Yahoo Web Search

  1. About 51,500,000 search results

  1. Dictionary
    E·pis·te·mol·o·gy
    /əˌpistəˈmäləjē/

    noun

    • 1. the theory of knowledge, especially with regard to its methods, validity, and scope. Epistemology is the investigation of what distinguishes justified belief from opinion: "he grappled with metaphysics and epistemology in his writings and sermons"
  2. People also ask

    What questions does epistemology ask?

    What is the meaning of 'epistemology'?

    What is the difference between methodology and epistemology?

    What does epistemological mean?

      • Epistemology, the philosophical study of the nature, origin, and limits of human knowledge. The term is derived from the Greek epistēmē (“knowledge”) and logos (“reason”), and accordingly the field is sometimes referred to as the theory of knowledge.
  3. : the study or a theory of the nature and grounds of knowledge especially with reference to its limits and validity epistemologist i-ˌpi-stə-ˈmä-lə-jist noun Example Sentences Recent Examples on the Web While McConaghy presents intelligent perspectives on the wisdom of rewilding, the book goes into deeper questions of epistemology.

  4. Jan 5, 2023 · epistemology, the philosophical study of the nature, origin, and limits of human knowledge. The term is derived from the Greek epistēmē (“knowledge”) and logos (“reason”), and accordingly the field is sometimes referred to as the theory of knowledge. Epistemology has a long history within Western philosophy, beginning with the ancient Greeks and continuing to the present.

    • A.P. Martinich
  5. Definition of epistemology noun a branch of philosophy that investigates the origin, nature, methods, and limits of human knowledge. QUIZ Smoothly step over to these common grammar mistakes that trip many people up. Good luck! Question 1 of 7 who whom TAKE THE QUIZ TO FIND OUT Origin of epistemology

    • The Varieties of Cognitive Success
    • What Is Knowledge?
    • What Is Justification?
    • The Structure of Knowledge and Justification
    • Sources of Knowledge and Justification
    • The Limits of Cognitive Success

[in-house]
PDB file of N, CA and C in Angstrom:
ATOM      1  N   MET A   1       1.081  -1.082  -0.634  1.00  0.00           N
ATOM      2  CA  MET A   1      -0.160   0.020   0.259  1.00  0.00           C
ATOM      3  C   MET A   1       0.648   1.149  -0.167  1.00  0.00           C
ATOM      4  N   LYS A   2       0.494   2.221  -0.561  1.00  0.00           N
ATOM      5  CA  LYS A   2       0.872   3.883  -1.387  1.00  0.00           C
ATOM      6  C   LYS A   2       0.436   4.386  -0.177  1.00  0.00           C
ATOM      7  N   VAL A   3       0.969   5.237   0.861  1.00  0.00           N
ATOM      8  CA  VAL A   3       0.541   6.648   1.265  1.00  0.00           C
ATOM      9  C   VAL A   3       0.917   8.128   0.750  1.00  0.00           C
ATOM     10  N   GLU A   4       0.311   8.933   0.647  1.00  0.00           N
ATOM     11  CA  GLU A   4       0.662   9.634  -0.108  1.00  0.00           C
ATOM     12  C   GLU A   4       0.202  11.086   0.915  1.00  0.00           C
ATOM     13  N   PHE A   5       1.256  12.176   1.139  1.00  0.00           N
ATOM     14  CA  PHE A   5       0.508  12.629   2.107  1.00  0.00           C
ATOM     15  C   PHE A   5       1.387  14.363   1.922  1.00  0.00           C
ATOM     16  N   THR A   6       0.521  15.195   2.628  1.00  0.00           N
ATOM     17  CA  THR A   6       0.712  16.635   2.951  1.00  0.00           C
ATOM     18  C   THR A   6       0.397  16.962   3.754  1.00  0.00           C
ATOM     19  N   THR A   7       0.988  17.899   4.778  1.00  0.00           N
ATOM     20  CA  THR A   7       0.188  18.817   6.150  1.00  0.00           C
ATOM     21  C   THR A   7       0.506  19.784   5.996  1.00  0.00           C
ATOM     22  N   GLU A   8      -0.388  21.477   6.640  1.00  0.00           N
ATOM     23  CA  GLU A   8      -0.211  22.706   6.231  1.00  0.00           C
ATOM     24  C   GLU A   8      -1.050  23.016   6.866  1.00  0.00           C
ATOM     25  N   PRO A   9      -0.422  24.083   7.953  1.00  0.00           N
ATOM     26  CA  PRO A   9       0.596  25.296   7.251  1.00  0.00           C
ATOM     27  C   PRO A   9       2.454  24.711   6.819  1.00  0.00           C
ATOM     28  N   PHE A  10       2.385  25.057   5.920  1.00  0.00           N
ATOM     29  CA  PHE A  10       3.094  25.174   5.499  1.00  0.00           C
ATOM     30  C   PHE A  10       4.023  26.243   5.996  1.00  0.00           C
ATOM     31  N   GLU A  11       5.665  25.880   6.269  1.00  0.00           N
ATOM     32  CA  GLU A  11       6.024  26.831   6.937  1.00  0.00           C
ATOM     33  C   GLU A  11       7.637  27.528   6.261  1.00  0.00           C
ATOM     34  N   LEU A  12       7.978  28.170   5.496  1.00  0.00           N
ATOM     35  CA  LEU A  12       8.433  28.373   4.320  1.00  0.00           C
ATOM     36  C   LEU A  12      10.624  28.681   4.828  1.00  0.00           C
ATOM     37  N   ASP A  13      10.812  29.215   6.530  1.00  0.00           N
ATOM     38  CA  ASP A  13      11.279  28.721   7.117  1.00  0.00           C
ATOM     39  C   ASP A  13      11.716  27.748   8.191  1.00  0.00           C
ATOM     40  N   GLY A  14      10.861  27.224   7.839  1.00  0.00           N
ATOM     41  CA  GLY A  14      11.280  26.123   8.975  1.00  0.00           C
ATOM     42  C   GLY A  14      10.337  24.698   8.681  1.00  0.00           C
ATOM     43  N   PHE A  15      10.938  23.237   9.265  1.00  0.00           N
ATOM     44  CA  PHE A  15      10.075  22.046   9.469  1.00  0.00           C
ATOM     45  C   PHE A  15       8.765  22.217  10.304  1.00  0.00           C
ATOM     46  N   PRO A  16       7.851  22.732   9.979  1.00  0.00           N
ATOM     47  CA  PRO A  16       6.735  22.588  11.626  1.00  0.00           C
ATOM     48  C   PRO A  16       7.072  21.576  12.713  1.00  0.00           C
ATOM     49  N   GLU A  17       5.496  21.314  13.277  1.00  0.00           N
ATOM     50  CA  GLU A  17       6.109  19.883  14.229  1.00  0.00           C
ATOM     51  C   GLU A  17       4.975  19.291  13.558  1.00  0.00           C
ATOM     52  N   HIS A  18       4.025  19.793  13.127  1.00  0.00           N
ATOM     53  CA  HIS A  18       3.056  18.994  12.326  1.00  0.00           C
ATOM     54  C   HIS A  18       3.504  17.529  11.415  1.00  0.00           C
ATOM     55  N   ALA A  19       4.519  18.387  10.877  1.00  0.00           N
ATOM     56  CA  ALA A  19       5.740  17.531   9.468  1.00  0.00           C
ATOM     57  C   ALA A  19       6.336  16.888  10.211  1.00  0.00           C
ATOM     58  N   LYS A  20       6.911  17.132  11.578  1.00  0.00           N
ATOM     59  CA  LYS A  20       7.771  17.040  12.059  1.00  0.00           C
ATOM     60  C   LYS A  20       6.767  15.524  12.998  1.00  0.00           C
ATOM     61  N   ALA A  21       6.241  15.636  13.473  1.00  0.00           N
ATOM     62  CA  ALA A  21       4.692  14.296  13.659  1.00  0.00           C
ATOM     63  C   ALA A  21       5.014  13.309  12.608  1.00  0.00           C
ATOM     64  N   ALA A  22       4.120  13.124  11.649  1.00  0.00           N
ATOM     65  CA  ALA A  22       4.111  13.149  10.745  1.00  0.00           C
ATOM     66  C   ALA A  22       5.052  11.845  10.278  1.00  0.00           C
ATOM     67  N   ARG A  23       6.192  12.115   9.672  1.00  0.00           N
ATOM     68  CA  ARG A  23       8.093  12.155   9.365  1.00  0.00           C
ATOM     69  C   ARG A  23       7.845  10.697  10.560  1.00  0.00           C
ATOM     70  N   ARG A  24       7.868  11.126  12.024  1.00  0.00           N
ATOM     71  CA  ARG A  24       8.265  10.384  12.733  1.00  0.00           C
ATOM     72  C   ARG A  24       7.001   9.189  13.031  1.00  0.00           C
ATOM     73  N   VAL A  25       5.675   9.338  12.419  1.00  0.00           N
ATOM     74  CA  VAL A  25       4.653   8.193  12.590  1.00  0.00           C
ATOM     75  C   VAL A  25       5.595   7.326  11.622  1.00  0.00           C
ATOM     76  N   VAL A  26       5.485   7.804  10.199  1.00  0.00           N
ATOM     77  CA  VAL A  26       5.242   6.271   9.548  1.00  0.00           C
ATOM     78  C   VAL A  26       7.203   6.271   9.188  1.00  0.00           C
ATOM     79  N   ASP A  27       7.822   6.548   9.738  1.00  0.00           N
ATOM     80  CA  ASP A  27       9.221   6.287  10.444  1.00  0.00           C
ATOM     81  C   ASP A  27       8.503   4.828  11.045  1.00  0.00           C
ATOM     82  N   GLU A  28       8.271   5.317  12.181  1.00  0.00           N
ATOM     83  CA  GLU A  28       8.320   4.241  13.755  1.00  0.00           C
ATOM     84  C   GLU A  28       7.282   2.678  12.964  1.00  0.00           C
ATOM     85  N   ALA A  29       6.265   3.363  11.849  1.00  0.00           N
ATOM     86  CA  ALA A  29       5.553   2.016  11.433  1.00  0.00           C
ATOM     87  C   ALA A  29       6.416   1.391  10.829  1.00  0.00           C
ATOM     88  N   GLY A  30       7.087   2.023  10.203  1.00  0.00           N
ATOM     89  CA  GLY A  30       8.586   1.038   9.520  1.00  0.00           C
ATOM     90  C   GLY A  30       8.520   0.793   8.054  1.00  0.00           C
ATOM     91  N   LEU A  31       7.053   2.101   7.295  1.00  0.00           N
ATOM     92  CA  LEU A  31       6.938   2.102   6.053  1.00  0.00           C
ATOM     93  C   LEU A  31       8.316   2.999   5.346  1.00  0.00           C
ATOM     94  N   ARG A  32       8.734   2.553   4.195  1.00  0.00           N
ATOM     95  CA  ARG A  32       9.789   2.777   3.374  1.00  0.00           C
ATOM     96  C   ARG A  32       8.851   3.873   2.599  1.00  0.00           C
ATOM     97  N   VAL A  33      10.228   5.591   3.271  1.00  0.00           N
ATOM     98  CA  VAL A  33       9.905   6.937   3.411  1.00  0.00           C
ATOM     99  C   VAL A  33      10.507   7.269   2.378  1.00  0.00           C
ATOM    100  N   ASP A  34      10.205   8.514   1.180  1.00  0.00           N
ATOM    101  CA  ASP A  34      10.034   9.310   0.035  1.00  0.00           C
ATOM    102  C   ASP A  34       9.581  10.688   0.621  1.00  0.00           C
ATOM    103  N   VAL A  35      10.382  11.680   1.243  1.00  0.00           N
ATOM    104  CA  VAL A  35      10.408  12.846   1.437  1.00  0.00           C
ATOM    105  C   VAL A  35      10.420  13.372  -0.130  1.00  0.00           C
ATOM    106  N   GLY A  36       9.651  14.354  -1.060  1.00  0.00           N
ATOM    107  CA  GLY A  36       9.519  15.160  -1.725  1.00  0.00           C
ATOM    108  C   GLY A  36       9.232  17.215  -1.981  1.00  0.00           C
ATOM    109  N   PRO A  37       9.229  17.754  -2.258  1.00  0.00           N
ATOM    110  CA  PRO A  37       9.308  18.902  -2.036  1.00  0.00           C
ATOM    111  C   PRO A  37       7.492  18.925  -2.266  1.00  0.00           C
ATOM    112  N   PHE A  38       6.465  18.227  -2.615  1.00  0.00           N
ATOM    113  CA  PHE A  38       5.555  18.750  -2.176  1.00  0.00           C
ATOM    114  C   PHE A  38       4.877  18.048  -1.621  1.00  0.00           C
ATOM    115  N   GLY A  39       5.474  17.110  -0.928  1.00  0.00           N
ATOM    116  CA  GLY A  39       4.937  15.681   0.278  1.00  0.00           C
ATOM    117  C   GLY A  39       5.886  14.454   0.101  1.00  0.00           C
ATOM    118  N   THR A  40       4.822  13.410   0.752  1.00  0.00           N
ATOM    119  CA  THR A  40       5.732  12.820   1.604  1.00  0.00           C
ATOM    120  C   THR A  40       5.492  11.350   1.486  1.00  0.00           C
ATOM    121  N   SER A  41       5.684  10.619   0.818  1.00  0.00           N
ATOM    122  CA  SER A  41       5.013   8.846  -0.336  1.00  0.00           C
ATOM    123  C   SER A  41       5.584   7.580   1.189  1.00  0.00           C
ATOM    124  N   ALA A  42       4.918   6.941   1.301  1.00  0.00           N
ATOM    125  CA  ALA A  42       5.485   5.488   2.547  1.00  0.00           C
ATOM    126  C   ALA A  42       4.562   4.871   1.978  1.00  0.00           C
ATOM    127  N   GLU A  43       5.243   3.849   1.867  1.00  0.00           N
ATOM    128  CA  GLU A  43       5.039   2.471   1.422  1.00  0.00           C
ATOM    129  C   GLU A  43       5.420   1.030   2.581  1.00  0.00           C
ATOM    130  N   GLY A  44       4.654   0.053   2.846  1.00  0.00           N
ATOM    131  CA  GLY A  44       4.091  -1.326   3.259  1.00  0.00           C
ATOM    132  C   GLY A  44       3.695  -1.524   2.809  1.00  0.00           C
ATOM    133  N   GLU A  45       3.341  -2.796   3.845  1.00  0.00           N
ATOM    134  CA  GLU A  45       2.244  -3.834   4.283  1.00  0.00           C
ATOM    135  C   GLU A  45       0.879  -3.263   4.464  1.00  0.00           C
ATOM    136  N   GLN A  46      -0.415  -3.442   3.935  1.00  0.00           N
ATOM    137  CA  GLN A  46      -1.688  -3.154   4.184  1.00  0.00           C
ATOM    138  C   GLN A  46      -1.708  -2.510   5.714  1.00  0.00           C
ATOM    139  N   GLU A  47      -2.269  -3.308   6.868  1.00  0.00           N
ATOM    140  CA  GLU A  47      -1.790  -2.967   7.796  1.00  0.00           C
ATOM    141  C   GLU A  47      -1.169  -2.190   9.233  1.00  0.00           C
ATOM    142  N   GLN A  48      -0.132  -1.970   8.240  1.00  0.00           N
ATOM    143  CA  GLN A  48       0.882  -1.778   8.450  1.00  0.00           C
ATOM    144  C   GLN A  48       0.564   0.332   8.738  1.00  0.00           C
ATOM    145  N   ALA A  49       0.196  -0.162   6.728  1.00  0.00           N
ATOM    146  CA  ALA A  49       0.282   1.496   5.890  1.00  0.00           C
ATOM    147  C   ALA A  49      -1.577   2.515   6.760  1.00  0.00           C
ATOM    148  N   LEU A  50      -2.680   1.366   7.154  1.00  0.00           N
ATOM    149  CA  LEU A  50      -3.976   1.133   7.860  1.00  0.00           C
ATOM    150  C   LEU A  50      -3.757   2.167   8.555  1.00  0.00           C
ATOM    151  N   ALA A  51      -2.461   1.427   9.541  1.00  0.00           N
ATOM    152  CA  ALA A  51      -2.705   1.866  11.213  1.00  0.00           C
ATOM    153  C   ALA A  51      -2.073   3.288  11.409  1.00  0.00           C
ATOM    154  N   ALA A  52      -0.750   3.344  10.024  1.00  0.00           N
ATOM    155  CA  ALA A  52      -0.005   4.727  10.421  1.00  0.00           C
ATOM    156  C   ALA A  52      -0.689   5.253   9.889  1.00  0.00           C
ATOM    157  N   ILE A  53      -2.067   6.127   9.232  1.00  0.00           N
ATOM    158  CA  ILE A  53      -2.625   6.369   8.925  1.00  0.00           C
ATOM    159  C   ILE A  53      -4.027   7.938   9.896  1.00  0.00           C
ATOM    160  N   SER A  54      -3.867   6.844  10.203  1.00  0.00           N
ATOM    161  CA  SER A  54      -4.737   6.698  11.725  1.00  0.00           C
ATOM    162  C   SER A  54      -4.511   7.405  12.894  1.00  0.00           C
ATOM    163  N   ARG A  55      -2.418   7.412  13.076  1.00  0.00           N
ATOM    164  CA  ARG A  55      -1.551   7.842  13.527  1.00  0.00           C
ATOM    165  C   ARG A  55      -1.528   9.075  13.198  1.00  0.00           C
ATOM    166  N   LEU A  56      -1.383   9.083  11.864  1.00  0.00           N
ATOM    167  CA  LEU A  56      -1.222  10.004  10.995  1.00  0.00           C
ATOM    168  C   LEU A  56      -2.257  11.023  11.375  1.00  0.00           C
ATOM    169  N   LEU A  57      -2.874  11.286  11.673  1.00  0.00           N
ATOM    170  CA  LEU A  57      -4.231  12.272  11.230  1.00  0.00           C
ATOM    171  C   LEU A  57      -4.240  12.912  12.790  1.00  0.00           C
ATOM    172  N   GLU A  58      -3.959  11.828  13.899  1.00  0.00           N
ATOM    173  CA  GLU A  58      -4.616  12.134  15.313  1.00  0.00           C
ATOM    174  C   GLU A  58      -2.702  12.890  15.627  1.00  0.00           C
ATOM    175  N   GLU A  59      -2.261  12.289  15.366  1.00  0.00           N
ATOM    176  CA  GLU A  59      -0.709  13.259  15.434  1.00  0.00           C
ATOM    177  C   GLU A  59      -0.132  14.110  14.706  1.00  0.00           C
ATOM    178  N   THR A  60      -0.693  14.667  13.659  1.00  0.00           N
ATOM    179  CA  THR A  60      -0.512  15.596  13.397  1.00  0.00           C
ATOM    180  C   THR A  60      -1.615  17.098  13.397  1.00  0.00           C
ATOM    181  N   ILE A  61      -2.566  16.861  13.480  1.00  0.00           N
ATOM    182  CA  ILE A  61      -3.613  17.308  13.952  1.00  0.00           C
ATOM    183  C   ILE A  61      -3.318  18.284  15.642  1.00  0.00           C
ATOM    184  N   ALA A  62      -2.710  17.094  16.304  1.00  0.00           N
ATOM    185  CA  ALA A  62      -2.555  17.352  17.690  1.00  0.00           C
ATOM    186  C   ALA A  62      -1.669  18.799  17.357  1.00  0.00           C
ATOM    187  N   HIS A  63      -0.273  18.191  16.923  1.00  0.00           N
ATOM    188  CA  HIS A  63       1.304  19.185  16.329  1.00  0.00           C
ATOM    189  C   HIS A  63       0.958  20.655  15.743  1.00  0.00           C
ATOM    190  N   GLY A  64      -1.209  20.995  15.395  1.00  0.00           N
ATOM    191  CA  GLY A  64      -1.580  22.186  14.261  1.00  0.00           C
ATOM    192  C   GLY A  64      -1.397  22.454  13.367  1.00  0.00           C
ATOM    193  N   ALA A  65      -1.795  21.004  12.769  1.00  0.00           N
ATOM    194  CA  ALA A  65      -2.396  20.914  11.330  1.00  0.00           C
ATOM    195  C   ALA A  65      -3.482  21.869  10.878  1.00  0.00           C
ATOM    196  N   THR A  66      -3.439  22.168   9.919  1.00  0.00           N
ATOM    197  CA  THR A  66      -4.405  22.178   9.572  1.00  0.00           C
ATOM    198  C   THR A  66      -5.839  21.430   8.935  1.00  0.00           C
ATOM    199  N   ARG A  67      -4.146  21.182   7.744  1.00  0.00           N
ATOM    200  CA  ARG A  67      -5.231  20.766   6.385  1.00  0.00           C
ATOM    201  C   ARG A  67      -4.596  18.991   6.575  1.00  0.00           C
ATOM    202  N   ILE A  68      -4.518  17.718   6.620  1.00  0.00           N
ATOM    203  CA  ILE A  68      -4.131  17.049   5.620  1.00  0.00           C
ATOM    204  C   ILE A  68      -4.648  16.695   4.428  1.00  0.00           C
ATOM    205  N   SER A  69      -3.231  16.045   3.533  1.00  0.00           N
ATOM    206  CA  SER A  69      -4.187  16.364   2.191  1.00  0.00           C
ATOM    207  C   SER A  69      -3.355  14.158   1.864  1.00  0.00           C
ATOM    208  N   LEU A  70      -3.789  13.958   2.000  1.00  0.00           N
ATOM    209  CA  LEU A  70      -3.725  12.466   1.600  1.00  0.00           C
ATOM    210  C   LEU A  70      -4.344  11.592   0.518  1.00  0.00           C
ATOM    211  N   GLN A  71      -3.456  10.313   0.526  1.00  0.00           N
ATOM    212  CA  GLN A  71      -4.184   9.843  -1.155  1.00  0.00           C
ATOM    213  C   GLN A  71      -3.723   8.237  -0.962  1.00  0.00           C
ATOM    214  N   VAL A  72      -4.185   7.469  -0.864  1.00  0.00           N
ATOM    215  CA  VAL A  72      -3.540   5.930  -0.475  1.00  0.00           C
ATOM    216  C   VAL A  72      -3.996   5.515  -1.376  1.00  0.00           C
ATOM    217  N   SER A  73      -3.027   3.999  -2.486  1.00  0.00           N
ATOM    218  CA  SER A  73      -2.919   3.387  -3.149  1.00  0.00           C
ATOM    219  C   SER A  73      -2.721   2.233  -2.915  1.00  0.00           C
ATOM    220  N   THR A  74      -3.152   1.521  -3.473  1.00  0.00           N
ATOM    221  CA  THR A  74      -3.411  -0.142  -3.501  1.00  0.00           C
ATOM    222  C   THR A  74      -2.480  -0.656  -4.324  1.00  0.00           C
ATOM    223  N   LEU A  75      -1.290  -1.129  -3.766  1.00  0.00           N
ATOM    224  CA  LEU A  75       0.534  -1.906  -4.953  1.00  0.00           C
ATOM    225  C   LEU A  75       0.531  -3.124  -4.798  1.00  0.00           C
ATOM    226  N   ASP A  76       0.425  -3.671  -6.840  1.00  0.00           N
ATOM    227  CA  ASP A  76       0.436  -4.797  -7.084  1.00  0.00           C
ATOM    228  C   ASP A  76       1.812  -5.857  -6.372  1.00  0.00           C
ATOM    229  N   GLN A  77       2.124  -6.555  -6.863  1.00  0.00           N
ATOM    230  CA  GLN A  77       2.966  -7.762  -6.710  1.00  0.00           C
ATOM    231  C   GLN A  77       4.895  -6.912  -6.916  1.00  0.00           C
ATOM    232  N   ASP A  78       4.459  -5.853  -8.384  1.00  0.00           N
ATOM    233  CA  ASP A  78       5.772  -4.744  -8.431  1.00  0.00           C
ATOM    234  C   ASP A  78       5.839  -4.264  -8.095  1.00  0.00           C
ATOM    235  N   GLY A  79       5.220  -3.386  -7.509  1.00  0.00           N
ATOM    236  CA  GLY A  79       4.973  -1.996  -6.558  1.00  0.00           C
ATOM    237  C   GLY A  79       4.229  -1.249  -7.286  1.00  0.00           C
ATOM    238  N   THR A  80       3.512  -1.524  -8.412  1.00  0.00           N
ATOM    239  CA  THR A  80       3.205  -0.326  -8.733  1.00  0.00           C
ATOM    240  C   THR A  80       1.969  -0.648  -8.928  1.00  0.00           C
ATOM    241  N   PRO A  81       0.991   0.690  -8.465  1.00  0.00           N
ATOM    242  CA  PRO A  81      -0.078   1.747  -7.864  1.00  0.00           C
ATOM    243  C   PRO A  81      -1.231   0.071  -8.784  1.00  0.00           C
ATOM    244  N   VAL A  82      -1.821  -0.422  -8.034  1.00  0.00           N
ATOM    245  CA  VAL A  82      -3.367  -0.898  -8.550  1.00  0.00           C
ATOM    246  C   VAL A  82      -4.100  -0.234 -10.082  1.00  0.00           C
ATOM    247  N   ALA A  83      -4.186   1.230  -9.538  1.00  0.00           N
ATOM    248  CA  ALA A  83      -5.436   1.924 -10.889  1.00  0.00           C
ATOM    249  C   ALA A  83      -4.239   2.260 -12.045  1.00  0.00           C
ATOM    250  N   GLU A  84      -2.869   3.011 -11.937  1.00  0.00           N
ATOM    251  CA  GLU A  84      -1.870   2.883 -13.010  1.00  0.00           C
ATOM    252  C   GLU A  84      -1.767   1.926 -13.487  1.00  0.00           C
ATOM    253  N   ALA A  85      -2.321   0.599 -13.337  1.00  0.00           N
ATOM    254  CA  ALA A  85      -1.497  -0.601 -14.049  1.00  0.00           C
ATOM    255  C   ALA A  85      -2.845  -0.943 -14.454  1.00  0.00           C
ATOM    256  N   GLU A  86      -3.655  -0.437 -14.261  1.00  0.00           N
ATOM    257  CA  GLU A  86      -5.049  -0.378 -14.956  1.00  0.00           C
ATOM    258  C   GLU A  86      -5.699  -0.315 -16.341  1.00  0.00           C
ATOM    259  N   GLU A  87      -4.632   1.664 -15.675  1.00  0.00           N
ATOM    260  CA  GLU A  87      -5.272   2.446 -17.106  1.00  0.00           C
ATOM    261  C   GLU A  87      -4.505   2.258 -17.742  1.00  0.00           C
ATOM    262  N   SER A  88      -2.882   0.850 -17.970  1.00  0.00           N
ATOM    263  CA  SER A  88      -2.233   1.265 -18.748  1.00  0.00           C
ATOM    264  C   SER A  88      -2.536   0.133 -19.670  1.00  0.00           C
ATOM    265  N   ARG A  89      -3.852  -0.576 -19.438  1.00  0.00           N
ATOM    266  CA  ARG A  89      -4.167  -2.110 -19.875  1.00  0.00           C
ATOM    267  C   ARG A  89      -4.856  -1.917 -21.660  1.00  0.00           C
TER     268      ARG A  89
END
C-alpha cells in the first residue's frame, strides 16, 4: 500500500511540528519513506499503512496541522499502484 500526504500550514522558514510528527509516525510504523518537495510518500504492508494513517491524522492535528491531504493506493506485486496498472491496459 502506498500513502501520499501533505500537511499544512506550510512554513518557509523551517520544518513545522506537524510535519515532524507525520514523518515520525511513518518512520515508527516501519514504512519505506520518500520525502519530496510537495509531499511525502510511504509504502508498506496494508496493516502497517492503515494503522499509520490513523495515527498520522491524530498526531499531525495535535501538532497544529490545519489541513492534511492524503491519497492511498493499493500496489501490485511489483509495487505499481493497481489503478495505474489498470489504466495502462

There are many different kinds of cognitive success, and they differfrom one another along various dimensions. Exactly what these variouskinds of success are, and how they differ from each other, and howthey are explanatorily related to each other, and how they can beachieved or obstructed, are all matters of controversy. This sectionprovides some ...

    Knowledge is among the many kinds of cognitive success thatepistemology is interested in understanding. Because it has attractedvastly more attention in recent epistemology than any other varietyof cognitive success, we devote the present section to considering itin some detail. But the English word “knowledge” lumpstogether various states that are...

    Whatever precisely is involved in knowing a fact, it is widelyrecognized that some of our cognitive successes fall short ofknowledge: an agent may, for example, conduct herself in a way that isintellectually unimpeachable, and yet still end up thereby believing afalse proposition. Julia has every reason to believe that her birthdayis July 15: it sa...

    Anyone who knows anything necessarily knows many things. Our knowledgeforms a body, and that body has a structure: knowing some thingsrequires knowing other things. But what is this structure?Epistemologists who think that knowledge involves justification tendto regard the structure of our knowledge as deriving from thestructure of our justificatio...

    Beliefs arise in people for a wide variety of causes. Among them, wemust list psychological factors such as desires, emotional needs,prejudice, and biases of various kinds. Obviously, when beliefsoriginate in sources like these, they don’t qualify as knowledgeeven if true. For true beliefs to count as knowledge, it is necessarythat they originate i...

    6.1 General Skepticism and Selective Skepticism

    Much of modern epistemology aims to address one or another kind ofskepticism. Skepticism is a challenge to our pre-philosophicalconception of ourselves as cognitively successful beings. Suchchallenges come in many varieties. One way in which these varietiesdiffer concerns the different kinds of cognitive success that theytarget: skepticism can challenge our claims to know, or ourclaims to believe justifiably, or our claims to havejustification for believing, or our claims to have anygood reas...

    6.2 Responses to the Closure Argument

    Next, we will examine various responses to the BKCA argument. According to the first, we can see that (C2) is false if we distinguish between relevant and irrelevantalternatives. An alternative to a proposition p is anyproposition that is incompatible with p. Your having hands andyour being a BIV are alternatives: if the former is true, the latteris false, and vice versa. According to the thought thatmotivates the second premise of the BIV argument, you know that youhave hands only if you can...

    6.3 Responses to the Underdetermination Argument

    Both the contextualist and the Moorean responses to BKCA, as discussed in the previous section, leave out one important detail.Both say that one can know that one isn’t a BIV (thoughcontextualists grant this point only for the sense of“know” operational in low-standards contexts), but neitherview explains howone can know such a thing. If, byhypothesis, a BIV has all the same states of mind that Ihave—including all the same perceptual experiences—thenhow can I be justified in believing that I’...

  1. People also search for